Jose Javier Reyes' "One Night Only" unfortunately appears at first glance like nothing more than a sleazy film banking on the sex appeal of its stars to draw in the presumably testosterone-driven crowd as sort of counter-programming to the more popular entries of the ongoing 34th Metro Manila Film Festival (MMFF). Reyes, author and auteur of arguably the best entries the past two MMFF's, abandons the glamorous married life to tackle more liberated views on sex, relationships and... sex.
Surprisingly (or maybe because I wasn't expecting much to begin with), "One Night Only" trots off gleefully, leaving one with a warm and fuzzy feeling, laughing even if you know you shouldn't, feeling a bit filthy yet liking it nevertheless. It's a glibly made comedy that abounds with Reyes-esquire sharp lines and clever twists about relationships and the intertwining lives of strangers (or so they seem... at first). Murakami it ain't, but what it lacks in highbrow intellectual propensity, it deftly makes up for with its genuinely humorous moments and breezy performances.
"One Night Only" is the story of several seemingly unrelated characters brought together in a seedy motel one night by a rash of events. There's Congressman Facundo (Ricky Davao), who checks in the motel with her young lover girl Jasmine (Katrina Halili) before she flies to Macau the same night; movie actor Diego (Paolo Contis) who stops by with an innocent cast member Angela (Alessandra da Rossi) for a quickie before going to a shoot in Tagaytay; Pons (Jon Avila) who unwittingly brings two women - Vicki (Valerie Concepcion) and Vivian (Diana Zubiri) - into the same motel; Nestor (Joross Gamboa) who's out to settle an "obligation" with his gay lover Edward (Chokoleit); and lesbian couple Elvie (Jennylyn Mercado) and George (Manilyn Reynes).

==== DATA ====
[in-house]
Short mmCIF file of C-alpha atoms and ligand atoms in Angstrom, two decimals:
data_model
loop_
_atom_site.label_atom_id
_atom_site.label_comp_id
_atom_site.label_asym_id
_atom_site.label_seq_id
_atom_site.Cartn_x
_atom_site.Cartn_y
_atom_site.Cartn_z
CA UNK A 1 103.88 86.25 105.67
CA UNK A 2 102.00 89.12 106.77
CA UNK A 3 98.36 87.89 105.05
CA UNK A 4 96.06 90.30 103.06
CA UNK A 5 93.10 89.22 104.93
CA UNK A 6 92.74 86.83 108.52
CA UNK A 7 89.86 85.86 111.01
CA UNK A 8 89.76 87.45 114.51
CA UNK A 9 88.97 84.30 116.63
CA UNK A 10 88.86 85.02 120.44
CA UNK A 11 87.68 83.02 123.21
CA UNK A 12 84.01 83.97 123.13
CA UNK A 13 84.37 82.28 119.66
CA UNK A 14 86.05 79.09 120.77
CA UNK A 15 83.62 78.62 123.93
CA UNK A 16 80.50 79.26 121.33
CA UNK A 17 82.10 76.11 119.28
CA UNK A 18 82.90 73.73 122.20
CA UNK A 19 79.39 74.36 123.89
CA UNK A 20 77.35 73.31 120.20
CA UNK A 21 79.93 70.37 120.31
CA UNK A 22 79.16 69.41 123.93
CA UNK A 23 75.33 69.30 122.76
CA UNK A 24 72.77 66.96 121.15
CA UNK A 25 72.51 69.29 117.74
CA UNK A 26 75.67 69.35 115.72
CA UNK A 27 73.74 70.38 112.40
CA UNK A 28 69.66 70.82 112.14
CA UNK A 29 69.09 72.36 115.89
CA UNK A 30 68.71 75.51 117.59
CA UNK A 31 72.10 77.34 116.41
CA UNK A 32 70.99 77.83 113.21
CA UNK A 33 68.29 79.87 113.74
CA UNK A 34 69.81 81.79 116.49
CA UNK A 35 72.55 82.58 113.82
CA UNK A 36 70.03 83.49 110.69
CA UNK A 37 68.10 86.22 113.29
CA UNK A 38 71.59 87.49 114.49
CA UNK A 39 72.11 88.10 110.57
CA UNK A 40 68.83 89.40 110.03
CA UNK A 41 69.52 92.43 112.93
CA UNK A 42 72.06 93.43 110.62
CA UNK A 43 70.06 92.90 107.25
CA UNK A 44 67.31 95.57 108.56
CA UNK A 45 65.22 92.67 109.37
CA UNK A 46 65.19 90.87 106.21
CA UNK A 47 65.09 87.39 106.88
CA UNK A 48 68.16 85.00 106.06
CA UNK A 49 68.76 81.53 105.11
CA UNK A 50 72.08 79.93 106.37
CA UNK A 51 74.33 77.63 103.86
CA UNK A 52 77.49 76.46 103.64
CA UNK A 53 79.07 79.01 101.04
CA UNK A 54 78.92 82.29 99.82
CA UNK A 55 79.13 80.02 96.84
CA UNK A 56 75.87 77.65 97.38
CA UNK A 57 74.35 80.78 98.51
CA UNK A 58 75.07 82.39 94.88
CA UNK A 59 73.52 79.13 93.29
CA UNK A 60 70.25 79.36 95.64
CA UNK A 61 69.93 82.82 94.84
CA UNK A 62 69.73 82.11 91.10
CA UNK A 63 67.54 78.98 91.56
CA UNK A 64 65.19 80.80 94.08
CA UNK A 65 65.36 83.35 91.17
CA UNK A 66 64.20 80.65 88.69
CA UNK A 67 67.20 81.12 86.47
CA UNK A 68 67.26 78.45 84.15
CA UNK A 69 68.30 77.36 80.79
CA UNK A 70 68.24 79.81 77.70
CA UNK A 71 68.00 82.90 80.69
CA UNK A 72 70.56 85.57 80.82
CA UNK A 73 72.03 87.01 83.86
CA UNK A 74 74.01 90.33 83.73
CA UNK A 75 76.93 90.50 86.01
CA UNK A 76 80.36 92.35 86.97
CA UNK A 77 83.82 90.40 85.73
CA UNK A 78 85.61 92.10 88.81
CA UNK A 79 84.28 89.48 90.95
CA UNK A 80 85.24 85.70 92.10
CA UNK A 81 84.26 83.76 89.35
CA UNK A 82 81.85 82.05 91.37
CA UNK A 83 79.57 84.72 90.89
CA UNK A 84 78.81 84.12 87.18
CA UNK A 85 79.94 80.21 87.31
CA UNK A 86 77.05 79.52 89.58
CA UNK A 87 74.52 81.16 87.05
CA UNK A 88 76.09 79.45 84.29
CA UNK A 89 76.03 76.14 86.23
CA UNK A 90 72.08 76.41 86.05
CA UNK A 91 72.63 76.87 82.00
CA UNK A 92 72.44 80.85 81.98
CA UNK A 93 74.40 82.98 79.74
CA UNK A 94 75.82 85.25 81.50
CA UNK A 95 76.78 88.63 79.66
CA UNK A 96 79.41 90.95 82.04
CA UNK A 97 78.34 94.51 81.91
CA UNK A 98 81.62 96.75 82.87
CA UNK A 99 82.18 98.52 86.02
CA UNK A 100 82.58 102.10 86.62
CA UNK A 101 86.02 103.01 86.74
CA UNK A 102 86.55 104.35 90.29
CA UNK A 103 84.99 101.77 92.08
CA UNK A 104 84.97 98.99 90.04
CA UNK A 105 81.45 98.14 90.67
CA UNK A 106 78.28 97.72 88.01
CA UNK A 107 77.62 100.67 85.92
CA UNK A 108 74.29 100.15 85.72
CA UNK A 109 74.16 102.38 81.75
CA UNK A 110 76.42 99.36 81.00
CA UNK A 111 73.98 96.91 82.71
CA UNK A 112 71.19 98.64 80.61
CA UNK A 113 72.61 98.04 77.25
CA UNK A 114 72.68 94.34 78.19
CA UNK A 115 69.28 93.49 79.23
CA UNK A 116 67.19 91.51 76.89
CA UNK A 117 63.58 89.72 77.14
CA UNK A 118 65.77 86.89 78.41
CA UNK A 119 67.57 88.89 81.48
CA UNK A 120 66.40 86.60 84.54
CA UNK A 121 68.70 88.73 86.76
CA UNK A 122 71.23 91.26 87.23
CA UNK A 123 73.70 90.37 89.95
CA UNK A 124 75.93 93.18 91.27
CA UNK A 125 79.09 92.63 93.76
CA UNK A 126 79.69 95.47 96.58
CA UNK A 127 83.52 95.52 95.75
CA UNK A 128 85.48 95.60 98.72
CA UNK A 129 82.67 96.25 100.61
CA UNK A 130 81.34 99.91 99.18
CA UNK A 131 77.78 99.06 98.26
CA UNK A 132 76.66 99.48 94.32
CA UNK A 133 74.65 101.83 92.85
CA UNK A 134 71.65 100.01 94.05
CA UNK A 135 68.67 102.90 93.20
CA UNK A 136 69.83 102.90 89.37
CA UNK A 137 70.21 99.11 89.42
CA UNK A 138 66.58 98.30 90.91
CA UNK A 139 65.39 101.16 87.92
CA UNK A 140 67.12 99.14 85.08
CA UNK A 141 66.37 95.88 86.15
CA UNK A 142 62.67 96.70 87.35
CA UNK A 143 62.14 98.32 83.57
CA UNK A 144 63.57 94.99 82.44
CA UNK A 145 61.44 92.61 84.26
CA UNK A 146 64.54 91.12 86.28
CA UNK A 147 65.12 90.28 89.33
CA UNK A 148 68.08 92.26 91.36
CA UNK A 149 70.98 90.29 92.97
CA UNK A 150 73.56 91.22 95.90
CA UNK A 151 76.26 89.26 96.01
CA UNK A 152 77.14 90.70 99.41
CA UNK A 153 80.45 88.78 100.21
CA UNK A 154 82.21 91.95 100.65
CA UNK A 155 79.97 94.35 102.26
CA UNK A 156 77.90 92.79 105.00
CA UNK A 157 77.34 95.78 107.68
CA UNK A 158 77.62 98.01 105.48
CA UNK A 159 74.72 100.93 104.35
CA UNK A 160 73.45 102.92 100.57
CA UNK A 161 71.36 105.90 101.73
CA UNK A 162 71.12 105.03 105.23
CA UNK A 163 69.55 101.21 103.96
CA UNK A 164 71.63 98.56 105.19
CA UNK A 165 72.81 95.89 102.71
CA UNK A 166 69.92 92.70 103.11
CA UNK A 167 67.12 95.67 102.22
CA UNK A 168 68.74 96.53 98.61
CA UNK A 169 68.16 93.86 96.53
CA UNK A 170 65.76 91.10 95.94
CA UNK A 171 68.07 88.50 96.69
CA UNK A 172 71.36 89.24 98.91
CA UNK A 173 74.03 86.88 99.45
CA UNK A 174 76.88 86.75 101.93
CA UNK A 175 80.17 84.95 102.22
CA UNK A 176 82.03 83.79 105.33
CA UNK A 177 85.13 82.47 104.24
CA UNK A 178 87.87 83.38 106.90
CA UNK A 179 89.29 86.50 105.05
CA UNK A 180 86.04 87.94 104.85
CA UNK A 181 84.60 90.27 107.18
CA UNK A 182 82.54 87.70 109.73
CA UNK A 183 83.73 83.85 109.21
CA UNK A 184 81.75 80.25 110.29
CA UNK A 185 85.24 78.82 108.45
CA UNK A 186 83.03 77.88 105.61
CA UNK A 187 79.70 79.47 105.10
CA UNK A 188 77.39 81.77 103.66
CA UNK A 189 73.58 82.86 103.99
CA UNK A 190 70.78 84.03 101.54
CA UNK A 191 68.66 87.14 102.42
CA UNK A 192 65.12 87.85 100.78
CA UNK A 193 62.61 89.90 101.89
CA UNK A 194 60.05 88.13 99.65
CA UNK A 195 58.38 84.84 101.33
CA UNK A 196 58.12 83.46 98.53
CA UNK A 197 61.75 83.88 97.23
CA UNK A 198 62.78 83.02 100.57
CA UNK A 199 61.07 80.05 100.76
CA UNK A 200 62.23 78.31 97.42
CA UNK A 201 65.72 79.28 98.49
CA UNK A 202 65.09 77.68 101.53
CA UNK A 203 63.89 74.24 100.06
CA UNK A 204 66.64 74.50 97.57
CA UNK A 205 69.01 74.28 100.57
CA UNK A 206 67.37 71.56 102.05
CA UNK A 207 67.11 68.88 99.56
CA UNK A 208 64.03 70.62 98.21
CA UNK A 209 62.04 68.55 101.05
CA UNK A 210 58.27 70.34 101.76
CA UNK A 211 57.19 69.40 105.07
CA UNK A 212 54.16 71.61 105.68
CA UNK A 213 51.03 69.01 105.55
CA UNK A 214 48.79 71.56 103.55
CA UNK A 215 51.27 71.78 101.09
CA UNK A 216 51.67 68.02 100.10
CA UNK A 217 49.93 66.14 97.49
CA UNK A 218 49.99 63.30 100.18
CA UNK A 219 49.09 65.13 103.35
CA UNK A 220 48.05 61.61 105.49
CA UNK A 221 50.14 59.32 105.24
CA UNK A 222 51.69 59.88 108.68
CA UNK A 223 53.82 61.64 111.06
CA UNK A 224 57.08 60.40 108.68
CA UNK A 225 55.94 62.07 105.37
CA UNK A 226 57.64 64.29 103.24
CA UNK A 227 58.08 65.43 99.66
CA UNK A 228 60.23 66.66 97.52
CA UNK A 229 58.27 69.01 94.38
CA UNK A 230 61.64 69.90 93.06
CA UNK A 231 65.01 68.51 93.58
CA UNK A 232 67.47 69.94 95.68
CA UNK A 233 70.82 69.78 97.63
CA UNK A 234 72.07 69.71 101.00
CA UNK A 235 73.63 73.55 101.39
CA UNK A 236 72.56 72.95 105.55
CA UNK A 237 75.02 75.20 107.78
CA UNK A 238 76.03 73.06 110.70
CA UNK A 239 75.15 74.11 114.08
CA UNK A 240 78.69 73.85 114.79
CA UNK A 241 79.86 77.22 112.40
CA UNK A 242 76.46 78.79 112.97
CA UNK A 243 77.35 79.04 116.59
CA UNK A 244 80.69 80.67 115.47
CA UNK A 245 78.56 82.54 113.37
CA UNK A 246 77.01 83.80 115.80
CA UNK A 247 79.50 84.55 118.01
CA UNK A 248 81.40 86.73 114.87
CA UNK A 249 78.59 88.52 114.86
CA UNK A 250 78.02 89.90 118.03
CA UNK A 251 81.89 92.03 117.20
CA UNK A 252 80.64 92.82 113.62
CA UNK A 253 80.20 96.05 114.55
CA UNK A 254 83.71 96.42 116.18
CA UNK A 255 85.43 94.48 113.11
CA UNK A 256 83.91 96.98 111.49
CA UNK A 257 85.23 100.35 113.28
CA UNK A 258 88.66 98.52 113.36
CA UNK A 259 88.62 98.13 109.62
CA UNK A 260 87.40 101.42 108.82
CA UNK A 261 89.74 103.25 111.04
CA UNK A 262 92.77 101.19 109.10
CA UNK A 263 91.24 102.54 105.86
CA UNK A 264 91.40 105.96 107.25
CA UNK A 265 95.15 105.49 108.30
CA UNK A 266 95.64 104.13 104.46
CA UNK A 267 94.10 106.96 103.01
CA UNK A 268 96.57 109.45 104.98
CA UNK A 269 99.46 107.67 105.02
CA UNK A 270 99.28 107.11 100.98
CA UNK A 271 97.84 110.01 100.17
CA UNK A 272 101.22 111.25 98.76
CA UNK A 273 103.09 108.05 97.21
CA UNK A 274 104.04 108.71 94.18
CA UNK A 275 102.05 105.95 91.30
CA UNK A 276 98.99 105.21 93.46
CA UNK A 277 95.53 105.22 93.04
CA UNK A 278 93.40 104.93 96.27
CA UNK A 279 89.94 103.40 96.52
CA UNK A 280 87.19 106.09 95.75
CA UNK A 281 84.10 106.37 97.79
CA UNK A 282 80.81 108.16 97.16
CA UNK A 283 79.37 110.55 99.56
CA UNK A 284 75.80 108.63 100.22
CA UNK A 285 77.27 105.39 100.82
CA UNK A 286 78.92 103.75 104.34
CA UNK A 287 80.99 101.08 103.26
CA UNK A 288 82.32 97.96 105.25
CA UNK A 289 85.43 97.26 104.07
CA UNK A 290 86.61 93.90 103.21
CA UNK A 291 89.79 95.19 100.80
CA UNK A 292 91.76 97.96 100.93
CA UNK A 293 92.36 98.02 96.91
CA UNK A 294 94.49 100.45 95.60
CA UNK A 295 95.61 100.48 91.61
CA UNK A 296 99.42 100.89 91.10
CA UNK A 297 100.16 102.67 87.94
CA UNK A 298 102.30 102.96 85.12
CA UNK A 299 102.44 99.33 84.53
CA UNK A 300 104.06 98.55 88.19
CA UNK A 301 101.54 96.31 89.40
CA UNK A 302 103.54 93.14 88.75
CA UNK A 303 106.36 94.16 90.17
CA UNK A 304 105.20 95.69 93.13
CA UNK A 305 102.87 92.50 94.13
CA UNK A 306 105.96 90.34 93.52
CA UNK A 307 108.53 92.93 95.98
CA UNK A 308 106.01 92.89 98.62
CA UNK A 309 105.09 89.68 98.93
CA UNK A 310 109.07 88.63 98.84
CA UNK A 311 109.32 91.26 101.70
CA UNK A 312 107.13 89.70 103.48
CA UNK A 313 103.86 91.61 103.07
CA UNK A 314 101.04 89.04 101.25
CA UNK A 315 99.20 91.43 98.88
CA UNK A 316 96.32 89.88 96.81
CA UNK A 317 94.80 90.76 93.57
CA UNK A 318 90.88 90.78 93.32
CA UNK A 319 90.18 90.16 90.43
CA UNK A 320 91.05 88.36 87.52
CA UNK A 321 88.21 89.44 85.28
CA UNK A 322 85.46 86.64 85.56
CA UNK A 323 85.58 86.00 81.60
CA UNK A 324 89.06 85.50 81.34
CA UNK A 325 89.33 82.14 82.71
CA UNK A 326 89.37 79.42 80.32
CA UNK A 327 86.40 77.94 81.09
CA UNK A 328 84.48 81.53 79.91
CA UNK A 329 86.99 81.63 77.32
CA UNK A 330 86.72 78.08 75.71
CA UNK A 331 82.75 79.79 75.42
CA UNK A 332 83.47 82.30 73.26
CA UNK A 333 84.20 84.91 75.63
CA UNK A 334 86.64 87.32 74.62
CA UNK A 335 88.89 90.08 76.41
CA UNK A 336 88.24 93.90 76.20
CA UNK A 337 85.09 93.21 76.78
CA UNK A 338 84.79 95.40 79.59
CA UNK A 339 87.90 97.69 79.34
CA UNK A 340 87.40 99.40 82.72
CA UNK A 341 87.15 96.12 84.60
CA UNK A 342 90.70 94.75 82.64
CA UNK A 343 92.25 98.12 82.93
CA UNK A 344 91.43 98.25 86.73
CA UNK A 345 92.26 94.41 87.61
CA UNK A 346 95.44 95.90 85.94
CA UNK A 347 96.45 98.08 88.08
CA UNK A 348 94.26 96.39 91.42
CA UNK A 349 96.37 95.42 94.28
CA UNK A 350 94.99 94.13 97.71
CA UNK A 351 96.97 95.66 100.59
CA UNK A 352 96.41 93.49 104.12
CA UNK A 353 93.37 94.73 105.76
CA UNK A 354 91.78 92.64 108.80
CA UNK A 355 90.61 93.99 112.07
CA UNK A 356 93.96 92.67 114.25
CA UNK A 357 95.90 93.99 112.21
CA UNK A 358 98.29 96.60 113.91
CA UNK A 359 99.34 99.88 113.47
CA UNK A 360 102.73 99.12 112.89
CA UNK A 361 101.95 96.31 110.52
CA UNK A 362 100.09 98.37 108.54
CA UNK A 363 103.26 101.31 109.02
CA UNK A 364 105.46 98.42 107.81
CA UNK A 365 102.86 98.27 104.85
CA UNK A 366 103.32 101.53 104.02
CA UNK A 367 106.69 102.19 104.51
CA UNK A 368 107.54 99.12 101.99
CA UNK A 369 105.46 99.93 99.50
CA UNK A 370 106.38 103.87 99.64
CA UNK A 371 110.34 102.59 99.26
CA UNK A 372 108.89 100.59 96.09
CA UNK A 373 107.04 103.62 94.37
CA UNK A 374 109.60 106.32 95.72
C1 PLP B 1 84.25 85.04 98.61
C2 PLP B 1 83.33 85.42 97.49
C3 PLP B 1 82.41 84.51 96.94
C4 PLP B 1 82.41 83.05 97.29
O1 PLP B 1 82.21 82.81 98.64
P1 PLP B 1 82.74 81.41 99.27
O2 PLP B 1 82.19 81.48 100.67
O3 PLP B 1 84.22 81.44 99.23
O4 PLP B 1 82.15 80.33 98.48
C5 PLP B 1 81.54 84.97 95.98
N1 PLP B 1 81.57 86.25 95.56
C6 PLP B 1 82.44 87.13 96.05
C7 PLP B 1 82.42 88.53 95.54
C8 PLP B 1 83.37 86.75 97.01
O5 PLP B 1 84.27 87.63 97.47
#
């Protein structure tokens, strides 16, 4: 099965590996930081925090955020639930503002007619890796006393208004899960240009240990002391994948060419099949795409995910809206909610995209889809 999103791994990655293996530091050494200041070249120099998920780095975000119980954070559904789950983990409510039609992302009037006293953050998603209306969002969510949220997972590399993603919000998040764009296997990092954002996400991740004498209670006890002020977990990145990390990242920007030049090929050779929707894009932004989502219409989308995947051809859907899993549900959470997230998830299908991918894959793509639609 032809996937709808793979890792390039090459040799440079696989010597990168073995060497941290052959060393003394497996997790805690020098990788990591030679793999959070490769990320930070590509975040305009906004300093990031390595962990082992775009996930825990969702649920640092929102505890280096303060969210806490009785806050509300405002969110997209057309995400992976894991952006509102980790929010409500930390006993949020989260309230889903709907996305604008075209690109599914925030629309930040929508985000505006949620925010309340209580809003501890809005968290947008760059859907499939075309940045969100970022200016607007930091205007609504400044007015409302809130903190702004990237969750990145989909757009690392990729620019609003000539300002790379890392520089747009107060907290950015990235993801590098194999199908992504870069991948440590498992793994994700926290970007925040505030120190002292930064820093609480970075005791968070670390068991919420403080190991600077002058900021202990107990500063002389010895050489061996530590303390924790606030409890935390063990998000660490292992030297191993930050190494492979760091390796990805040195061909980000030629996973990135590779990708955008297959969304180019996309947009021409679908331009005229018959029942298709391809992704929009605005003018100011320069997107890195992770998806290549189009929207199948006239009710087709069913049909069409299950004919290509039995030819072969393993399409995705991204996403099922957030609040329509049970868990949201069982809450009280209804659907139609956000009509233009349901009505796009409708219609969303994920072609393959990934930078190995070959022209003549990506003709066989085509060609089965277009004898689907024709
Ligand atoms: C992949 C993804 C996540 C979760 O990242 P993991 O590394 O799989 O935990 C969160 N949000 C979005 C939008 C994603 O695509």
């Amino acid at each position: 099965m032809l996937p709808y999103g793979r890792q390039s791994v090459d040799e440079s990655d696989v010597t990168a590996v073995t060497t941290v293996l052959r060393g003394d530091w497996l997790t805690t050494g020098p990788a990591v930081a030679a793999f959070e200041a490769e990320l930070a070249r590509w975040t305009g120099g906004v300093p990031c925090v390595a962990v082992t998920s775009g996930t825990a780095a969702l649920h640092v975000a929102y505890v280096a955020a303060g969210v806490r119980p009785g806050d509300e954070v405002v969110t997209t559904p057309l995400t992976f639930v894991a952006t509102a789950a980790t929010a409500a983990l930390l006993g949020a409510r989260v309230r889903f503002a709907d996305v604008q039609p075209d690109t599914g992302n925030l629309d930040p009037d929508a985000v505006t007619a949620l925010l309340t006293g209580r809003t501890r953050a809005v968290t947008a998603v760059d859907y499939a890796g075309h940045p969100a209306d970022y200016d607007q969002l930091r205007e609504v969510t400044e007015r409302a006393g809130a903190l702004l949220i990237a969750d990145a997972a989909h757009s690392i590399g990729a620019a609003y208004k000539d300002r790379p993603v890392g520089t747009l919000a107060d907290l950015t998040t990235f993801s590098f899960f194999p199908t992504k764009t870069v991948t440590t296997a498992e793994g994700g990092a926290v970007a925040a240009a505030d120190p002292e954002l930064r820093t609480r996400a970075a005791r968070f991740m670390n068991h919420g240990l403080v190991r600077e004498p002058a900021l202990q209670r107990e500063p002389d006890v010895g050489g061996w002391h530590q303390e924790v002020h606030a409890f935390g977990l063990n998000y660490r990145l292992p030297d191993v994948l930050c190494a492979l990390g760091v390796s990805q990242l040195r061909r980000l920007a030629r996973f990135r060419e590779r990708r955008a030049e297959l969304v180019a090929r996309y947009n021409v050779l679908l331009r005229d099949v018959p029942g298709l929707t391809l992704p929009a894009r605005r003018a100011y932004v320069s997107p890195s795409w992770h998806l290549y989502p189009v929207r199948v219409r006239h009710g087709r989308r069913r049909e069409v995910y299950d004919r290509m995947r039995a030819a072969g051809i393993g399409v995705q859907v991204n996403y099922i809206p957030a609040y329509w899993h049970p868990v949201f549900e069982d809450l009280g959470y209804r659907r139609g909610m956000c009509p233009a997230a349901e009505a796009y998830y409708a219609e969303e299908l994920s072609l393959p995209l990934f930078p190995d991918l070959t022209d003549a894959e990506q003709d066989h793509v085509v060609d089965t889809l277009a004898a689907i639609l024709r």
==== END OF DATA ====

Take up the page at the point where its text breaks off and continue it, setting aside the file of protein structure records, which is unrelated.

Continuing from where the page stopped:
Each character arc, viewed on its own terms, is so conventional and one-keyed it wouldn't warrant a full-length running time that the initially jarring multi-narrative technique employed sometimes feels like a gimmick to throw in as much variations on a theme as possible. But then starts unfolding beneath are subplots regarding dead bodies, nosy reporters, and homophobic motels. But underneath the film's scruffy facade is a narrative more clever than what it first suggests, thanks not only to Reyes' witty script and skillful orchestration, but also to the inspired performances of those involved. One memorable turn is that of da Rossi who subtly crescendos her helpless character to its "awakening" towards the end.
It's not to say it's great cinema, least of all perfect; such a highly ambitious plot and a large cast is sure to have its faults, namely reducing its characters to one-note sketches in order to cram as much of their (mis)adventures as possible in such a limited time. But "One Night Only" delivers in such a pleasantly unexpected way in a time when, as clichéd as it had started to sound, box office returns reign supreme. Who are we to say whether this film wasn't produced solely for capitalistic reasons, but hey, at least this feels like a nice surprise unwrapped in time for the holidays.
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